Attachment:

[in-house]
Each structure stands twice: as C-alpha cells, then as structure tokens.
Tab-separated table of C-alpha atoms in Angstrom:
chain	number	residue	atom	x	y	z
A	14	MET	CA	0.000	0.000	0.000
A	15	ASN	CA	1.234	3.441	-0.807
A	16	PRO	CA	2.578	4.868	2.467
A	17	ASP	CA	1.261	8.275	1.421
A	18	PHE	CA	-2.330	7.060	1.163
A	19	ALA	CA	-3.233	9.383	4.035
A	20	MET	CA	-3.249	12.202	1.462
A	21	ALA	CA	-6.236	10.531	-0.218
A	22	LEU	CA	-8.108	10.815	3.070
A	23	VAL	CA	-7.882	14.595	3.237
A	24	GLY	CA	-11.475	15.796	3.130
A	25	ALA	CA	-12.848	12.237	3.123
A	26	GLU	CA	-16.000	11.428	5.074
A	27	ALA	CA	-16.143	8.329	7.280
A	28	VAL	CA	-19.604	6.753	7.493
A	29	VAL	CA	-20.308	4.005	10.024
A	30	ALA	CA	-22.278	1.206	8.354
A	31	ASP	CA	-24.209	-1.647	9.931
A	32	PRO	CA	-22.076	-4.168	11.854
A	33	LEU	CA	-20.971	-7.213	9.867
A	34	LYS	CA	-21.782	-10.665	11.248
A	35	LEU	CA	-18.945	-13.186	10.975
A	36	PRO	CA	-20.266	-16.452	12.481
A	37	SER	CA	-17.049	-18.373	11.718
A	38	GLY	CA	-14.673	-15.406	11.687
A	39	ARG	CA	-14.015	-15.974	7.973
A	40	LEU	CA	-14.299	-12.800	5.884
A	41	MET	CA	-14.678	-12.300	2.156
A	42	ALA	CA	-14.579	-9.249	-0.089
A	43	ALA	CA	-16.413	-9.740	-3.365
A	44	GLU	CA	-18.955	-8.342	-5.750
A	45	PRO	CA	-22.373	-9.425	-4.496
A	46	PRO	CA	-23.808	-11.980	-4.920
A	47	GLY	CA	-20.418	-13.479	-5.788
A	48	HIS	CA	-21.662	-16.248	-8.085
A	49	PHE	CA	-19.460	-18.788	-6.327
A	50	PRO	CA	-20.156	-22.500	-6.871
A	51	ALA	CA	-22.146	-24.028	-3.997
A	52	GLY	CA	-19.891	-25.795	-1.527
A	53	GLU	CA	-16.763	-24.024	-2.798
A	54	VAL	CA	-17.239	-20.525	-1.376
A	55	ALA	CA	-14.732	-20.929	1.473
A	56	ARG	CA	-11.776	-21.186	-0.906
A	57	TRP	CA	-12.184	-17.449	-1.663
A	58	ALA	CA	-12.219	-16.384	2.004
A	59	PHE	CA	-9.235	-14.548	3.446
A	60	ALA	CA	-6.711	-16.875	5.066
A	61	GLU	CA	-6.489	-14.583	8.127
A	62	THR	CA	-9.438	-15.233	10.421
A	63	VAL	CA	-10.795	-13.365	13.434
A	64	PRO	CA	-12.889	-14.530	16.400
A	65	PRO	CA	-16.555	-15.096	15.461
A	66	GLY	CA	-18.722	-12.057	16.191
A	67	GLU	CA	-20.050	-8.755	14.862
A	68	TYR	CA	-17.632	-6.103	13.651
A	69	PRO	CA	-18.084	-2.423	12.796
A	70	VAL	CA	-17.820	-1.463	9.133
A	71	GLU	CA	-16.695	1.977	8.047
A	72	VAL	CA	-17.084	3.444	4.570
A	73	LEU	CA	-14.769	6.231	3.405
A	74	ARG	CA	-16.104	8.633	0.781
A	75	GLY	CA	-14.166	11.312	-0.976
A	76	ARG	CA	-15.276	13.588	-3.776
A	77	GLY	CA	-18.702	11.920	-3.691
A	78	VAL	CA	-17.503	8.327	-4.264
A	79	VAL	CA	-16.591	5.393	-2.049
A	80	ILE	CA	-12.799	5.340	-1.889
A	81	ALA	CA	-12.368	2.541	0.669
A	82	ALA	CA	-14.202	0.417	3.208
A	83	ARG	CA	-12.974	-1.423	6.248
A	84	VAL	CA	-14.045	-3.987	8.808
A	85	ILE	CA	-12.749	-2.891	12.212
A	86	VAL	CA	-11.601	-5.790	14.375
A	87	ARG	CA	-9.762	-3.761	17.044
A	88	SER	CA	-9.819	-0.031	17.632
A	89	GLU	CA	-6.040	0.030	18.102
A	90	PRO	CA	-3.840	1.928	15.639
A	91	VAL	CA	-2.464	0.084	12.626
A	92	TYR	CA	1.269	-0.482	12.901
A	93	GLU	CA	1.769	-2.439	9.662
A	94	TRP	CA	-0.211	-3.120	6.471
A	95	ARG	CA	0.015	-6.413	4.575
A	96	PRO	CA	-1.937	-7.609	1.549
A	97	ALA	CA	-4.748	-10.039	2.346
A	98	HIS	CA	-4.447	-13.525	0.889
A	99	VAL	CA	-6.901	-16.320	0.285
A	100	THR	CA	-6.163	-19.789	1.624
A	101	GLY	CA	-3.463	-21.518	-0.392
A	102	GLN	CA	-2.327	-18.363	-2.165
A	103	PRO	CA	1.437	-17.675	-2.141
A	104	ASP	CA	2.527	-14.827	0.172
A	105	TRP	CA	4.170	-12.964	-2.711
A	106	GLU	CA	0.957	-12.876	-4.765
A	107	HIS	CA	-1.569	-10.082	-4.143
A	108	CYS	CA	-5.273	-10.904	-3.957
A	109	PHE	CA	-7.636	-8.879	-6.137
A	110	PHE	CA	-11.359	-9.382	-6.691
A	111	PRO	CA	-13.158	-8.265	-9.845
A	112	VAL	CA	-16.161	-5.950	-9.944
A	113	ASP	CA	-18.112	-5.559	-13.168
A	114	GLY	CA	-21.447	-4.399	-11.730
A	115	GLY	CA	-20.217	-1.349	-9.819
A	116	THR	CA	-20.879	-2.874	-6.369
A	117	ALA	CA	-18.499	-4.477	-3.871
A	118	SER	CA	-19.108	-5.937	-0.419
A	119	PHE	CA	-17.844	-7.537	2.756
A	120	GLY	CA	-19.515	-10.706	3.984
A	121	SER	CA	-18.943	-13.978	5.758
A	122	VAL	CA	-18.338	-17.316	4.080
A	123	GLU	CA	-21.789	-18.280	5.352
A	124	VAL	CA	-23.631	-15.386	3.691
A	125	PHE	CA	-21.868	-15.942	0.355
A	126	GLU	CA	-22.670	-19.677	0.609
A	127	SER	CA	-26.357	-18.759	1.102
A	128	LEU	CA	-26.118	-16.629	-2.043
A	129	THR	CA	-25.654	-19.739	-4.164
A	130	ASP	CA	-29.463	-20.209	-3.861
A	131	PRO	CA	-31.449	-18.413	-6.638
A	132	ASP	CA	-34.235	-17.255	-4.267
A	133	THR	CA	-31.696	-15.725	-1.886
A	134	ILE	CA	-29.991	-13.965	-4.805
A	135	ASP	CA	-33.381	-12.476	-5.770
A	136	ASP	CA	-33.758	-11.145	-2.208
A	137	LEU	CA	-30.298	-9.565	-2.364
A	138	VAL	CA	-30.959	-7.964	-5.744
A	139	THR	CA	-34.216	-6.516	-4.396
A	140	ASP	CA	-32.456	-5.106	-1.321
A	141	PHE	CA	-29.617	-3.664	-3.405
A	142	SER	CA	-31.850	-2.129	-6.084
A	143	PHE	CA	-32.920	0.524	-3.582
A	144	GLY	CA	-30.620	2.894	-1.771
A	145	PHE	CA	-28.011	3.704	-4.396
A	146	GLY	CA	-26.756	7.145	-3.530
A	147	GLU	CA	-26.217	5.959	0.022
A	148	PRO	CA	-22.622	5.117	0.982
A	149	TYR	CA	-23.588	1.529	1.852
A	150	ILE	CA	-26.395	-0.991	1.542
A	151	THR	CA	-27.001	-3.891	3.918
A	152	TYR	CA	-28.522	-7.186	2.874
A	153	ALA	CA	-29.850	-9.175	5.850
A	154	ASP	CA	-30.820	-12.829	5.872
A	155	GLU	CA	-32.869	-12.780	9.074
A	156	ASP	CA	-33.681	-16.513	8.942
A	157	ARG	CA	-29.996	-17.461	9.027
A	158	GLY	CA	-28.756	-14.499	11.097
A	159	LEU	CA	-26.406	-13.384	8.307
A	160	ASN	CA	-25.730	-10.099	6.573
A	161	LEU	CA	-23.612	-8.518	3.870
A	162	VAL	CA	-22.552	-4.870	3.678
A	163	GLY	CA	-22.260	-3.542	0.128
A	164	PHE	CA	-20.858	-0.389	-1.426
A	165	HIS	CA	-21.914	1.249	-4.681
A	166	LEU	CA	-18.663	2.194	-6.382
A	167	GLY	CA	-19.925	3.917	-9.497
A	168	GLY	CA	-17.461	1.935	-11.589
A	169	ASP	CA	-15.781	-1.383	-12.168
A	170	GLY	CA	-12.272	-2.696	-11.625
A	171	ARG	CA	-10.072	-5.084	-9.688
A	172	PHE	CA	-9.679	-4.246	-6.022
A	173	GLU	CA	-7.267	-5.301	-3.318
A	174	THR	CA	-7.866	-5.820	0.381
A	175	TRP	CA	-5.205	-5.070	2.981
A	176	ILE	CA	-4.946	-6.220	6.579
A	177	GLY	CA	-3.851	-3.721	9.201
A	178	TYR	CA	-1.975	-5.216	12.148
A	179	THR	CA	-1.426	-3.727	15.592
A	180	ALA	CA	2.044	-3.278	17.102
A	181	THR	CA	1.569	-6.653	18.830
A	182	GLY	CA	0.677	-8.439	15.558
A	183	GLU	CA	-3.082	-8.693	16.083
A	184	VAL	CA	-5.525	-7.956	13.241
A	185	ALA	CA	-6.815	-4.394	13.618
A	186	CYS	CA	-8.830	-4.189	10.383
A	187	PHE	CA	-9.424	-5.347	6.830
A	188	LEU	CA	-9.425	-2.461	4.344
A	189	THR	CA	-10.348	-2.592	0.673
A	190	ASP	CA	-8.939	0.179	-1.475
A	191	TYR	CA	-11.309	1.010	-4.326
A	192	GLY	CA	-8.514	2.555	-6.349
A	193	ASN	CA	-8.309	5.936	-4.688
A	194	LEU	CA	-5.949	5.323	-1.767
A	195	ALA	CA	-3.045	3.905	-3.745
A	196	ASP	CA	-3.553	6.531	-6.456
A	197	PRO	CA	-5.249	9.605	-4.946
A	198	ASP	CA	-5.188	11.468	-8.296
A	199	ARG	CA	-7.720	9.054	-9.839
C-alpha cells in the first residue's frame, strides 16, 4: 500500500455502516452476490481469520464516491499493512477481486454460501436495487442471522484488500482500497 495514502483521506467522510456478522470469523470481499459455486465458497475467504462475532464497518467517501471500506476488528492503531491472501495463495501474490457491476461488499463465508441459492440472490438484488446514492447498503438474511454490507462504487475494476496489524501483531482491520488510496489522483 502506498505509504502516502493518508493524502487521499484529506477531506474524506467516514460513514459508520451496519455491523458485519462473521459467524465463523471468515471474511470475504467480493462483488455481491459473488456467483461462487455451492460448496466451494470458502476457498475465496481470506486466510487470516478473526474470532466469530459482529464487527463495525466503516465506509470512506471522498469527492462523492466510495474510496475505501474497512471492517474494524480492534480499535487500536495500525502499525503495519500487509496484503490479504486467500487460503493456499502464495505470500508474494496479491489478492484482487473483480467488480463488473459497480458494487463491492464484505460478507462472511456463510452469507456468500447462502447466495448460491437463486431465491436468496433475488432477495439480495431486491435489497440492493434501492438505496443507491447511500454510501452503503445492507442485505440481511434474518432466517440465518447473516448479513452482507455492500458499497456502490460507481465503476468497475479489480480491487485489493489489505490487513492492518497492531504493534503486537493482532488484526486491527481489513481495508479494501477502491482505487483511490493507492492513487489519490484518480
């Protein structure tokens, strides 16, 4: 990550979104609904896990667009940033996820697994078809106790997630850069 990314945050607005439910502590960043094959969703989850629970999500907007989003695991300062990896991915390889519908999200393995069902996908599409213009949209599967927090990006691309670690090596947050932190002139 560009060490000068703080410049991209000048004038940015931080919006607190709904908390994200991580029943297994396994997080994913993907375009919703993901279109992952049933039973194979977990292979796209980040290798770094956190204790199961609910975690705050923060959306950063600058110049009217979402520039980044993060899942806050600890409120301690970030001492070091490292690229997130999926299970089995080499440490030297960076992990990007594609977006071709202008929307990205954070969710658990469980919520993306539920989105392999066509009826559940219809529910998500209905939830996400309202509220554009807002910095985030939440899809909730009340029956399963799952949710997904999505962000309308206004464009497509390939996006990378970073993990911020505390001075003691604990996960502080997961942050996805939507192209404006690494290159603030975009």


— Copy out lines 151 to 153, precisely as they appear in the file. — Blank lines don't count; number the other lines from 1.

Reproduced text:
A	160	ASN	CA	-25.730	-10.099	6.573
A	161	LEU	CA	-23.612	-8.518	3.870
A	162	VAL	CA	-22.552	-4.870	3.678